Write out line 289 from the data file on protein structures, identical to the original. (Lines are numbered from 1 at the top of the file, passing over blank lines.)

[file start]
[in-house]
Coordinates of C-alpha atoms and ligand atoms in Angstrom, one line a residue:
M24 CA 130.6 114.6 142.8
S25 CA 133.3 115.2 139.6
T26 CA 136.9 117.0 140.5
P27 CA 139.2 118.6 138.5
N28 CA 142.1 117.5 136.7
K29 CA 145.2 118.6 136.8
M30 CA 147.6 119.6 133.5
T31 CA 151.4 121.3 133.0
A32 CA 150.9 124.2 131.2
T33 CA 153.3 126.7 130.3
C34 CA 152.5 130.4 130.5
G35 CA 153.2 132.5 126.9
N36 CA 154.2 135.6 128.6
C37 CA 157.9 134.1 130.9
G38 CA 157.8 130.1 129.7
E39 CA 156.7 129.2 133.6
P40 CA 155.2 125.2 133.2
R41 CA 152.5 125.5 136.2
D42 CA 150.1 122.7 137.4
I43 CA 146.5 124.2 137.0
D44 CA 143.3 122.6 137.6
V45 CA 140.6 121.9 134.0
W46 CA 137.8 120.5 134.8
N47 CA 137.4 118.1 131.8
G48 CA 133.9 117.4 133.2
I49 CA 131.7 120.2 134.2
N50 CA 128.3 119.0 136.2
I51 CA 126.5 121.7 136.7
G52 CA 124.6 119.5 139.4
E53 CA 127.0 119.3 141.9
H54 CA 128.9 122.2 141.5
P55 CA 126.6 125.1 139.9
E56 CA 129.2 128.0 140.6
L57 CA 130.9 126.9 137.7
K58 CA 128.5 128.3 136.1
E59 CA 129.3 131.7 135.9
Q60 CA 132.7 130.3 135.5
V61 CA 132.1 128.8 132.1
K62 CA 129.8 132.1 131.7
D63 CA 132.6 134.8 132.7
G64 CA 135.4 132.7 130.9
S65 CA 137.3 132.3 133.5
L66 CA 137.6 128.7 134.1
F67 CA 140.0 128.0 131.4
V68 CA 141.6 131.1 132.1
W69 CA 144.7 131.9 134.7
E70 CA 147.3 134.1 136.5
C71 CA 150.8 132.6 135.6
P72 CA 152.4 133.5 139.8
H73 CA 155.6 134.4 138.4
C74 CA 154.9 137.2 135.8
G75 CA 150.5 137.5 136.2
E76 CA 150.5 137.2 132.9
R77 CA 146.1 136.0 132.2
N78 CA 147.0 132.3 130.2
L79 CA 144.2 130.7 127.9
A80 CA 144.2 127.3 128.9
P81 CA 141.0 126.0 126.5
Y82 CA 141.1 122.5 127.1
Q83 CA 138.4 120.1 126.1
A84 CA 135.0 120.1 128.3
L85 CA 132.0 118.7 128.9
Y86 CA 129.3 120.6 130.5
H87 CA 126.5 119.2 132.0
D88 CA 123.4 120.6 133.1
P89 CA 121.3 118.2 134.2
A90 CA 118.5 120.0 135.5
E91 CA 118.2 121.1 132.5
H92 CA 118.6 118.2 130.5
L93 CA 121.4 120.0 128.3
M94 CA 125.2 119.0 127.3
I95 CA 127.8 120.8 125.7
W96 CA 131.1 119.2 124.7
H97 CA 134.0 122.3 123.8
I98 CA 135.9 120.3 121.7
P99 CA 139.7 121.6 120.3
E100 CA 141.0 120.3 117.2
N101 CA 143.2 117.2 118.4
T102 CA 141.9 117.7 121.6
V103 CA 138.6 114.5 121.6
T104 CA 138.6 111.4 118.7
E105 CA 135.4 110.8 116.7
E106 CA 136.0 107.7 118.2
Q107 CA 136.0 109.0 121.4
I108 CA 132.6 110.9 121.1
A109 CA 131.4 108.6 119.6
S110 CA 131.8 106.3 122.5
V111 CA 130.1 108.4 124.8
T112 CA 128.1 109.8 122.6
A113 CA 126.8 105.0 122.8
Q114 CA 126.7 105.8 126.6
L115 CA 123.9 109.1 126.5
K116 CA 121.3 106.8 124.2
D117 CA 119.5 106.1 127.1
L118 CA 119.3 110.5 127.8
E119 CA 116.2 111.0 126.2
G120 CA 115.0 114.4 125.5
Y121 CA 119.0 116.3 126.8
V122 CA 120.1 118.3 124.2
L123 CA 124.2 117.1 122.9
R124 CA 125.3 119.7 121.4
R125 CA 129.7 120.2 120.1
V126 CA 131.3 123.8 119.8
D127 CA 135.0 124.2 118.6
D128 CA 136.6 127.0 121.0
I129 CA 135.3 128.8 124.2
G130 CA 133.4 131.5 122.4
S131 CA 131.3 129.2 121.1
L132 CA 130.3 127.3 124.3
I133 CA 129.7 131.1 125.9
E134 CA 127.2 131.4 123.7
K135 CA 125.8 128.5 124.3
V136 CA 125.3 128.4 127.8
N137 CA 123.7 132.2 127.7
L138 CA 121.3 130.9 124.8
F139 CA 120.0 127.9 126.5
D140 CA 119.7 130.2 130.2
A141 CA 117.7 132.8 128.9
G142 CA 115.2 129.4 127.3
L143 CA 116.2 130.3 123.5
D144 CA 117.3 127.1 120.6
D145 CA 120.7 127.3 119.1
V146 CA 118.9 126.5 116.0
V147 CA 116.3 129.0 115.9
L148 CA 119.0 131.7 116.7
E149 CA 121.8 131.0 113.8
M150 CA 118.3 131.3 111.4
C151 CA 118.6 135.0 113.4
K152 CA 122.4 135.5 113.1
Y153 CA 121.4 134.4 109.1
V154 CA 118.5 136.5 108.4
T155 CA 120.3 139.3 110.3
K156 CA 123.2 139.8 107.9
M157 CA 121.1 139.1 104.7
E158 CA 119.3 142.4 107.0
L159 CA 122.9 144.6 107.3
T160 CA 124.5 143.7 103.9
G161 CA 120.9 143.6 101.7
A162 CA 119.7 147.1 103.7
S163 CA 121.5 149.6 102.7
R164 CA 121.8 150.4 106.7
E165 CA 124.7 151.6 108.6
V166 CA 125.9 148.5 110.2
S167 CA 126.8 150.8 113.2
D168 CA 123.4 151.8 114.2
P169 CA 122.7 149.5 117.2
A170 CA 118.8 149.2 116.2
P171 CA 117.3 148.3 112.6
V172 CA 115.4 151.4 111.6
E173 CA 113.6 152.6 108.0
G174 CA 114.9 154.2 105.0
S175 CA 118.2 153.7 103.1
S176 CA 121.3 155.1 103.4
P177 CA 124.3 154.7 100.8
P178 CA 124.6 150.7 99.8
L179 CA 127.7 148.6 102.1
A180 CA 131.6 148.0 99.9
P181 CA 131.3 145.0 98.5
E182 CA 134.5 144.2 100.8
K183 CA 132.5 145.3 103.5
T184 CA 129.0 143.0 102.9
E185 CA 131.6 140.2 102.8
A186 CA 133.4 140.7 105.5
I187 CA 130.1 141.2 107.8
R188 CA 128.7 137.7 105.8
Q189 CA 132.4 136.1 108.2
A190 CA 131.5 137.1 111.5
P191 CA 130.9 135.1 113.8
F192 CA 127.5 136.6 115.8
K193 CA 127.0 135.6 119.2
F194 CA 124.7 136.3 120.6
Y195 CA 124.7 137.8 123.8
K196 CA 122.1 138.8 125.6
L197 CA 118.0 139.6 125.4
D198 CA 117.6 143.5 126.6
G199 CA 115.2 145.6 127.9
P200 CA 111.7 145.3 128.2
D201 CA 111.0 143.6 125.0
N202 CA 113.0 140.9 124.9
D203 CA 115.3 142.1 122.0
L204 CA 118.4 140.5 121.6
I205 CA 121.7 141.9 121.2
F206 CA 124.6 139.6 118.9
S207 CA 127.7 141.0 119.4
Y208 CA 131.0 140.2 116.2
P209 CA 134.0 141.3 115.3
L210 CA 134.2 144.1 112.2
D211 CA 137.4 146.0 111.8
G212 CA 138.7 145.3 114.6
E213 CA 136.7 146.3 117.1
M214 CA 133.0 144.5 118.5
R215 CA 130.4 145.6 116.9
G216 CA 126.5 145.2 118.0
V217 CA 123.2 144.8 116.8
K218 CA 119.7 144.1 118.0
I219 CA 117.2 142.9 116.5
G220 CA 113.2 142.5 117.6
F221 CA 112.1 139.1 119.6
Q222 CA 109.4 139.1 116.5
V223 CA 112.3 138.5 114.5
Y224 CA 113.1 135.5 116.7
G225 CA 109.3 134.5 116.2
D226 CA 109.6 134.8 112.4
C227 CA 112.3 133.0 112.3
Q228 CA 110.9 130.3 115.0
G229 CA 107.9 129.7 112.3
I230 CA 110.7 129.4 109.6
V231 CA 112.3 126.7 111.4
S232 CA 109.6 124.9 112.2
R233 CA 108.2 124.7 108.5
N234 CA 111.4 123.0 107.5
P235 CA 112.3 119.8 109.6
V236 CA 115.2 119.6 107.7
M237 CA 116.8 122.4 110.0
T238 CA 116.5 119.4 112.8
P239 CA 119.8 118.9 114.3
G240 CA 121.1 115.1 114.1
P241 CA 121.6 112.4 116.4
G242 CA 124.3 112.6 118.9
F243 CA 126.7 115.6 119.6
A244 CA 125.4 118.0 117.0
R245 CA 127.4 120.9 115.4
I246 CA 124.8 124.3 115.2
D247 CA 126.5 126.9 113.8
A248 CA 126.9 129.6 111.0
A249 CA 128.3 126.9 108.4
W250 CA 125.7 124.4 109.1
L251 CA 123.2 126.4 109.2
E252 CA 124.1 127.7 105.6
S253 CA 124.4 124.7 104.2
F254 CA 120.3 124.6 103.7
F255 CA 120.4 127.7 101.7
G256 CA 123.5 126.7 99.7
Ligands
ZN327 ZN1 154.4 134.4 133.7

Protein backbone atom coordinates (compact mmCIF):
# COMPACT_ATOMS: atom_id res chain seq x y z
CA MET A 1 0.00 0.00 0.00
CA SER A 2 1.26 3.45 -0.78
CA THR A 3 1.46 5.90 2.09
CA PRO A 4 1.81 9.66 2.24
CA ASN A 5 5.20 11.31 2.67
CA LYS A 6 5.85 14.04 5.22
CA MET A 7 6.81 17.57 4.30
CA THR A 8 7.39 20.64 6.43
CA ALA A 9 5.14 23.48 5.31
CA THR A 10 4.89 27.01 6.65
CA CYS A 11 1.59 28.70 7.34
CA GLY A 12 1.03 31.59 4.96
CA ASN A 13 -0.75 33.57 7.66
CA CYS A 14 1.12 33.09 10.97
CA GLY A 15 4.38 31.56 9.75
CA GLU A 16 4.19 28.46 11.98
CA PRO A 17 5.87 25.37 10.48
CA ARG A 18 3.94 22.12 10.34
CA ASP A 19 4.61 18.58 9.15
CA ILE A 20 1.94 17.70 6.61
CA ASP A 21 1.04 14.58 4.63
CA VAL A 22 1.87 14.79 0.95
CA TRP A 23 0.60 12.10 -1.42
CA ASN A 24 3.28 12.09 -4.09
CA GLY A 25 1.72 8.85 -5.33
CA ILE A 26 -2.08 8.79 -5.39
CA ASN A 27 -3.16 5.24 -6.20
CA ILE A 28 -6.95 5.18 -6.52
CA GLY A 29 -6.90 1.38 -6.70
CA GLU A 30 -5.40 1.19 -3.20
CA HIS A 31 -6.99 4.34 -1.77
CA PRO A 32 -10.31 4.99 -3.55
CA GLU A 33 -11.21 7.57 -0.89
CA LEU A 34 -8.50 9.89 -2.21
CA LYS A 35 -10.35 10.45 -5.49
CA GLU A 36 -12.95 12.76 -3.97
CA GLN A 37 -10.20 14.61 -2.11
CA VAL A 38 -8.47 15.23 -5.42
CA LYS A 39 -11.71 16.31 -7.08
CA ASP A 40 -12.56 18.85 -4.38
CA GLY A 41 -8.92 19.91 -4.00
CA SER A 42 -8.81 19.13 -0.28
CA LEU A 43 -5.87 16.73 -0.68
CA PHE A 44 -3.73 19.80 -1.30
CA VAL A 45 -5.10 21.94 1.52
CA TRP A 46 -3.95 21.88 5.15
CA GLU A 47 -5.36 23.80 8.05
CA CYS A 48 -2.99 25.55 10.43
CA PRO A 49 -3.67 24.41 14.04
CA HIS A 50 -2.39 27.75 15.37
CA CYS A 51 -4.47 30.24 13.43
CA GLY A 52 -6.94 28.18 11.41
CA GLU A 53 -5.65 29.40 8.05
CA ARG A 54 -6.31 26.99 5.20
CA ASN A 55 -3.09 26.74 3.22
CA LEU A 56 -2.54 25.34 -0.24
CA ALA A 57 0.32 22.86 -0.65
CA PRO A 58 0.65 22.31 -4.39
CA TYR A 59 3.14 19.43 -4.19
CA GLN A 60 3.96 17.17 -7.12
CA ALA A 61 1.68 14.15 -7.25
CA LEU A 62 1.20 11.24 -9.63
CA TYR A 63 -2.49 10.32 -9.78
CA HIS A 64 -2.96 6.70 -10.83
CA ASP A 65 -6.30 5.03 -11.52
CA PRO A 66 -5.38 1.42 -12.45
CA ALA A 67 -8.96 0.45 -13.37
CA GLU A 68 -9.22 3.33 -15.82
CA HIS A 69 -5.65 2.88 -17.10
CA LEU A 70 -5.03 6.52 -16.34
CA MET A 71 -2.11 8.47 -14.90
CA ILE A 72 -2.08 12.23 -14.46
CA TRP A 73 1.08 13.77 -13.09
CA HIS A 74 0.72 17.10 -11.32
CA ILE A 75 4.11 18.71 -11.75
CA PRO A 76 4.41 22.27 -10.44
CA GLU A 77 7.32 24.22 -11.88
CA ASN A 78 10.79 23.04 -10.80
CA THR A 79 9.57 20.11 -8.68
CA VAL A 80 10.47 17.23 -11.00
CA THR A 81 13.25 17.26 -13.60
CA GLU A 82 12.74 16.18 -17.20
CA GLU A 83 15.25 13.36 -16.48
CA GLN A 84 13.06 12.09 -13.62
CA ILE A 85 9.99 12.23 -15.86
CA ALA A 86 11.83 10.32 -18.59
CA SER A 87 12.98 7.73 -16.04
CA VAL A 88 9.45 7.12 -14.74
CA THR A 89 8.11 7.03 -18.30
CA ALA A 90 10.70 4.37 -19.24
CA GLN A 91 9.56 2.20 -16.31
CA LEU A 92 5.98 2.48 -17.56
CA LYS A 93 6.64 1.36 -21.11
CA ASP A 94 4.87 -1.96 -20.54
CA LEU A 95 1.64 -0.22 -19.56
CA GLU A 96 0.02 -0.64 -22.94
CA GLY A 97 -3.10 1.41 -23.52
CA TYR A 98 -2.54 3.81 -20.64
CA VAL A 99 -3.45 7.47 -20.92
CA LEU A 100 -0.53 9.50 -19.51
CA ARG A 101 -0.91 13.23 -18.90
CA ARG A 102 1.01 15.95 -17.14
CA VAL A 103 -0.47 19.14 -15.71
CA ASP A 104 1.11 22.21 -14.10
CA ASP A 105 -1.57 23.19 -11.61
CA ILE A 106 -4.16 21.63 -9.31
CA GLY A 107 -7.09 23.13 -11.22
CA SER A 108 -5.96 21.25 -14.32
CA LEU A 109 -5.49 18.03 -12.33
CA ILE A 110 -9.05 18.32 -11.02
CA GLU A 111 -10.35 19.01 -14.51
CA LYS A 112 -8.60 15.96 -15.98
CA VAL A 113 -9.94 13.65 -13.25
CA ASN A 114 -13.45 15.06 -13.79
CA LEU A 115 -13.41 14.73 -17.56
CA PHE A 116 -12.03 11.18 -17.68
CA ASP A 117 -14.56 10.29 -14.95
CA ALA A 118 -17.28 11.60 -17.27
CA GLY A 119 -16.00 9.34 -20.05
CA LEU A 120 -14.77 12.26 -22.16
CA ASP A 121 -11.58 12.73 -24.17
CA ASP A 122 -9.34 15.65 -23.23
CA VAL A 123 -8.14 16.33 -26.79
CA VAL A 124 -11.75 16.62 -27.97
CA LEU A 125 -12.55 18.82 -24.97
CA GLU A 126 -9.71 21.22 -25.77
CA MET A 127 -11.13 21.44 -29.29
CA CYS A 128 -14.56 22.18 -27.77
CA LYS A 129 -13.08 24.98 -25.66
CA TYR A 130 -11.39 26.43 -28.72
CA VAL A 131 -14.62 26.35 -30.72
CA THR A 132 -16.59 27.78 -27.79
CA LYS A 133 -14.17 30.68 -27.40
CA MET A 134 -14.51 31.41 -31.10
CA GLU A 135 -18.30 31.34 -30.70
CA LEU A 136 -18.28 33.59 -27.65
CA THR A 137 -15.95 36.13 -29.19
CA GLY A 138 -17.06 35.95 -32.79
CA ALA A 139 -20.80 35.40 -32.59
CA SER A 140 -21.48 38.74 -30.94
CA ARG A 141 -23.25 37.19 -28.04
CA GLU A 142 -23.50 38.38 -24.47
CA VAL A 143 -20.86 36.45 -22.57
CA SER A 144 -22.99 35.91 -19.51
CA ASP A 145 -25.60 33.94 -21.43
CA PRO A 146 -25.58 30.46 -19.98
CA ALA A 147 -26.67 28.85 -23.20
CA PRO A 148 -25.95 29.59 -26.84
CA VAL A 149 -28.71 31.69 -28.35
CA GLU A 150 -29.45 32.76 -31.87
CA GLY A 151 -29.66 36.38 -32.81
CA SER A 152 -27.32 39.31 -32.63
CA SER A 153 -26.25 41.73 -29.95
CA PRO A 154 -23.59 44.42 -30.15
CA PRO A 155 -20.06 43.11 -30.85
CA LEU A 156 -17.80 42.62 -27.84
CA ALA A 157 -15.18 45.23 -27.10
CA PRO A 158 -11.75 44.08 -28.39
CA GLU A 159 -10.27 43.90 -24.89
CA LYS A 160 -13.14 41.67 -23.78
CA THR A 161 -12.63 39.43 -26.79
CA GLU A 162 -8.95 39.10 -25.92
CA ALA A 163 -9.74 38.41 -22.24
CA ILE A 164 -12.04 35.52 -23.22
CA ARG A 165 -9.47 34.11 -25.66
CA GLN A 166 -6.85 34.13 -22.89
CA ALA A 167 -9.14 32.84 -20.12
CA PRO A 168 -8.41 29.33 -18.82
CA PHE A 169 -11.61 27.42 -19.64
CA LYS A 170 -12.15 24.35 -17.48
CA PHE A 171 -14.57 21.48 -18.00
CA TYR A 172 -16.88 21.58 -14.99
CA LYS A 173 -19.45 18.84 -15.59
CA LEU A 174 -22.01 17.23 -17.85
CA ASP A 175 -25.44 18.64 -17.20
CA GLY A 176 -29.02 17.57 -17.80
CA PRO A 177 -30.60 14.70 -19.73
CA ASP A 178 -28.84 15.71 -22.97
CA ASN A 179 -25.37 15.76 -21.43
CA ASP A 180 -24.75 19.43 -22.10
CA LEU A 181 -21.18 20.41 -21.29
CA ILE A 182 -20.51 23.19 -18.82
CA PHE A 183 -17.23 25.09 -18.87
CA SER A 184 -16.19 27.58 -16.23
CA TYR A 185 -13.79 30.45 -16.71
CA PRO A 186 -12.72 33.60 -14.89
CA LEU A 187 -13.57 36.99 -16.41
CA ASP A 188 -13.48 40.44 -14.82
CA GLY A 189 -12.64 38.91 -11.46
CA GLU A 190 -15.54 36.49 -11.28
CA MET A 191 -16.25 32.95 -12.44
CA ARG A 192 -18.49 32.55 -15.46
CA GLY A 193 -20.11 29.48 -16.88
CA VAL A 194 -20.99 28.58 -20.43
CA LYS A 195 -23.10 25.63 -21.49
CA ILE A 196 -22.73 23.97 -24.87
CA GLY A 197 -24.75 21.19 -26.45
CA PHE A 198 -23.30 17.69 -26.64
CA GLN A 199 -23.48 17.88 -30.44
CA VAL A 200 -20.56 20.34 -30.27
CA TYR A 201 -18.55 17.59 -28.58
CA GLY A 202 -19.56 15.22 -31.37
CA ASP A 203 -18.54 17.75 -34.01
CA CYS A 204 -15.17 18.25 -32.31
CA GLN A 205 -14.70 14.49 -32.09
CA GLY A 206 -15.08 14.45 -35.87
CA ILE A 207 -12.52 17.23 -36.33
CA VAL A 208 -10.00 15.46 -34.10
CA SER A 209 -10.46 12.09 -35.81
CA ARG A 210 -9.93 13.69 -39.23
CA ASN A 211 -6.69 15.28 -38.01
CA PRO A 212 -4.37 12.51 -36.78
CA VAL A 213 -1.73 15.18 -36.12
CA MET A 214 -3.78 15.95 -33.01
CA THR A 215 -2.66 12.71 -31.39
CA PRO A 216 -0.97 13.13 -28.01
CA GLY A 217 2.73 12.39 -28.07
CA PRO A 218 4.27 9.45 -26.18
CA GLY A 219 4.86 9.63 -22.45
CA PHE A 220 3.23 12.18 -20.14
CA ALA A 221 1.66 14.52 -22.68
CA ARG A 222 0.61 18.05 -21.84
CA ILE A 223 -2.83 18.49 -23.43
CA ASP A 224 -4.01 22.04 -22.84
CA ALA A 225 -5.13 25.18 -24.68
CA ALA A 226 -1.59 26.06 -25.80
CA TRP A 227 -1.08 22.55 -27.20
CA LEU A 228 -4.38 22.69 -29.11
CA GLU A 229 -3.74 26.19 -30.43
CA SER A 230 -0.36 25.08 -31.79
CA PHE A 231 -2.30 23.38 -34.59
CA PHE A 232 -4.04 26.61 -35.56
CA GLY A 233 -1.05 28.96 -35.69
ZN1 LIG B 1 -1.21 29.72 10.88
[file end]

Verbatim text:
CA HIS A 50 -2.39 27.75 15.37